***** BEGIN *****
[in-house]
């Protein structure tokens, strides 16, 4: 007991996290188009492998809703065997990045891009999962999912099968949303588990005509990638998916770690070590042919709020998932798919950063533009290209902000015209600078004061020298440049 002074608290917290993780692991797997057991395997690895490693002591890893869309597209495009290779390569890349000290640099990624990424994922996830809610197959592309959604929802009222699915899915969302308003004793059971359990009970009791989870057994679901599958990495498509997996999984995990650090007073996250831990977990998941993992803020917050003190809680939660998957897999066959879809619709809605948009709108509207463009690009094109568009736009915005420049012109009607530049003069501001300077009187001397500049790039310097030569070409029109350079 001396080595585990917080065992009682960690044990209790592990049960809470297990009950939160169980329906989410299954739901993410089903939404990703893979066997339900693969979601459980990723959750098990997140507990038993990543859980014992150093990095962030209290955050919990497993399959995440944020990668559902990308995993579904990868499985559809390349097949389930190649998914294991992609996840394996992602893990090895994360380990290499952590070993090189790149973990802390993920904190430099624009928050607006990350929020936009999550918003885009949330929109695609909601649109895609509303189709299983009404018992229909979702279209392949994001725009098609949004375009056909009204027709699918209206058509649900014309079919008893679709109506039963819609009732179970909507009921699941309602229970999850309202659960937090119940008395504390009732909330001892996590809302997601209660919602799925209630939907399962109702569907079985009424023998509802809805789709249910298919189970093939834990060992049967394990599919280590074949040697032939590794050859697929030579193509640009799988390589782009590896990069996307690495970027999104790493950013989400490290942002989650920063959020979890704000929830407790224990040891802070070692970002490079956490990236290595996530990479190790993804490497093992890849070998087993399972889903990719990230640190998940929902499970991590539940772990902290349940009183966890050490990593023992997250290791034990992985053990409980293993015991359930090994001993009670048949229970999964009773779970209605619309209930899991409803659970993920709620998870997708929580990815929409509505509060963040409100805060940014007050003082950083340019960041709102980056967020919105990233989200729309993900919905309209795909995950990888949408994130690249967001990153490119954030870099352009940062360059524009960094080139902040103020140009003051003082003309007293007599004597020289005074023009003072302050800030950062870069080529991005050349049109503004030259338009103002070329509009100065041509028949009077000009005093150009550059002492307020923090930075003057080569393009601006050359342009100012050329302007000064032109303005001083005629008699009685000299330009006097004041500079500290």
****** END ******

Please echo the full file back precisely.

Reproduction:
[in-house]
């Protein structure tokens, strides 16, 4: 007991996290188009492998809703065997990045891009999962999912099968949303588990005509990638998916770690070590042919709020998932798919950063533009290209902000015209600078004061020298440049 002074608290917290993780692991797997057991395997690895490693002591890893869309597209495009290779390569890349000290640099990624990424994922996830809610197959592309959604929802009222699915899915969302308003004793059971359990009970009791989870057994679901599958990495498509997996999984995990650090007073996250831990977990998941993992803020917050003190809680939660998957897999066959879809619709809605948009709108509207463009690009094109568009736009915005420049012109009607530049003069501001300077009187001397500049790039310097030569070409029109350079 001396080595585990917080065992009682960690044990209790592990049960809470297990009950939160169980329906989410299954739901993410089903939404990703893979066997339900693969979601459980990723959750098990997140507990038993990543859980014992150093990095962030209290955050919990497993399959995440944020990668559902990308995993579904990868499985559809390349097949389930190649998914294991992609996840394996992602893990090895994360380990290499952590070993090189790149973990802390993920904190430099624009928050607006990350929020936009999550918003885009949330929109695609909601649109895609509303189709299983009404018992229909979702279209392949994001725009098609949004375009056909009204027709699918209206058509649900014309079919008893679709109506039963819609009732179970909507009921699941309602229970999850309202659960937090119940008395504390009732909330001892996590809302997601209660919602799925209630939907399962109702569907079985009424023998509802809805789709249910298919189970093939834990060992049967394990599919280590074949040697032939590794050859697929030579193509640009799988390589782009590896990069996307690495970027999104790493950013989400490290942002989650920063959020979890704000929830407790224990040891802070070692970002490079956490990236290595996530990479190790993804490497093992890849070998087993399972889903990719990230640190998940929902499970991590539940772990902290349940009183966890050490990593023992997250290791034990992985053990409980293993015991359930090994001993009670048949229970999964009773779970209605619309209930899991409803659970993920709620998870997708929580990815929409509505509060963040409100805060940014007050003082950083340019960041709102980056967020919105990233989200729309993900919905309209795909995950990888949408994130690249967001990153490119954030870099352009940062360059524009960094080139902040103020140009003051003082003309007293007599004597020289005074023009003072302050800030950062870069080529991005050349049109503004030259338009103002070329509009100065041509028949009077000009005093150009550059002492307020923090930075003057080569393009601006050359342009100012050329302007000064032109303005001083005629008699009685000299330009006097004041500079500290």